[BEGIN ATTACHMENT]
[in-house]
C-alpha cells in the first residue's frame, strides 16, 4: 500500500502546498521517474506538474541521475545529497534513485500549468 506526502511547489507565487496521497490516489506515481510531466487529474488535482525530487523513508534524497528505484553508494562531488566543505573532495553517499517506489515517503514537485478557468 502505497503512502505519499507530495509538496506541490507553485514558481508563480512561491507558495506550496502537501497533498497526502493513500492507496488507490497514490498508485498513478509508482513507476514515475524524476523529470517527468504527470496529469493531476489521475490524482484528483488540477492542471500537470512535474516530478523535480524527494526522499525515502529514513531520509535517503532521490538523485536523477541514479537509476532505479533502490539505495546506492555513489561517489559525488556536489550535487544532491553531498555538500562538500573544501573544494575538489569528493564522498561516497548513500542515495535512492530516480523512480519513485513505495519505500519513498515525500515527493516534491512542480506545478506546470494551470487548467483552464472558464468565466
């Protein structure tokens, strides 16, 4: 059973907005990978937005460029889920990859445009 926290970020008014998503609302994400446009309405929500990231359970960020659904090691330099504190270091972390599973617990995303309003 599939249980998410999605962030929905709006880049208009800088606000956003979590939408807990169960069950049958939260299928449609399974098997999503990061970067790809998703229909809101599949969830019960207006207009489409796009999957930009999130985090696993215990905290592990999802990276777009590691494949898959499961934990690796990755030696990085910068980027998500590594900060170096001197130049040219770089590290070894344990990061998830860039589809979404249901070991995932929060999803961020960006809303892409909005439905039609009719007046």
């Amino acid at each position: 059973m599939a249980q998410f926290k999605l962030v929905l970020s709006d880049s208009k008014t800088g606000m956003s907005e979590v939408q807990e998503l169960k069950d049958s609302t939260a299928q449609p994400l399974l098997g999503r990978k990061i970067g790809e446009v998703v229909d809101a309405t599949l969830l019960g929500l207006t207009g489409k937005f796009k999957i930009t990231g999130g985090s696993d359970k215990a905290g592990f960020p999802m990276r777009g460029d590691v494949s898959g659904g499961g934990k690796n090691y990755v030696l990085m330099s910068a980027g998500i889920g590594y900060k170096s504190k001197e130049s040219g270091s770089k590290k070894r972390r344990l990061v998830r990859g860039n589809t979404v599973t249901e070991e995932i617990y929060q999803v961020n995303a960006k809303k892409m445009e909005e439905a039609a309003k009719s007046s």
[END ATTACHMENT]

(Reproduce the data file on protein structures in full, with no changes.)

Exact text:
[in-house]
C-alpha cells in the first residue's frame, strides 16, 4: 500500500502546498521517474506538474541521475545529497534513485500549468 506526502511547489507565487496521497490516489506515481510531466487529474488535482525530487523513508534524497528505484553508494562531488566543505573532495553517499517506489515517503514537485478557468 502505497503512502505519499507530495509538496506541490507553485514558481508563480512561491507558495506550496502537501497533498497526502493513500492507496488507490497514490498508485498513478509508482513507476514515475524524476523529470517527468504527470496529469493531476489521475490524482484528483488540477492542471500537470512535474516530478523535480524527494526522499525515502529514513531520509535517503532521490538523485536523477541514479537509476532505479533502490539505495546506492555513489561517489559525488556536489550535487544532491553531498555538500562538500573544501573544494575538489569528493564522498561516497548513500542515495535512492530516480523512480519513485513505495519505500519513498515525500515527493516534491512542480506545478506546470494551470487548467483552464472558464468565466
């Protein structure tokens, strides 16, 4: 059973907005990978937005460029889920990859445009 926290970020008014998503609302994400446009309405929500990231359970960020659904090691330099504190270091972390599973617990995303309003 599939249980998410999605962030929905709006880049208009800088606000956003979590939408807990169960069950049958939260299928449609399974098997999503990061970067790809998703229909809101599949969830019960207006207009489409796009999957930009999130985090696993215990905290592990999802990276777009590691494949898959499961934990690796990755030696990085910068980027998500590594900060170096001197130049040219770089590290070894344990990061998830860039589809979404249901070991995932929060999803961020960006809303892409909005439905039609009719007046």
């Amino acid at each position: 059973m599939a249980q998410f926290k999605l962030v929905l970020s709006d880049s208009k008014t800088g606000m956003s907005e979590v939408q807990e998503l169960k069950d049958s609302t939260a299928q449609p994400l399974l098997g999503r990978k990061i970067g790809e446009v998703v229909d809101a309405t599949l969830l019960g929500l207006t207009g489409k937005f796009k999957i930009t990231g999130g985090s696993d359970k215990a905290g592990f960020p999802m990276r777009g460029d590691v494949s898959g659904g499961g934990k690796n090691y990755v030696l990085m330099s910068a980027g998500i889920g590594y900060k170096s504190k001197e130049s040219g270091s770089k590290k070894r972390r344990l990061v998830r990859g860039n589809t979404v599973t249901e070991e995932i617990y929060q999803v961020n995303a960006k809303k892409m445009e909005e439905a039609a309003k009719s007046s």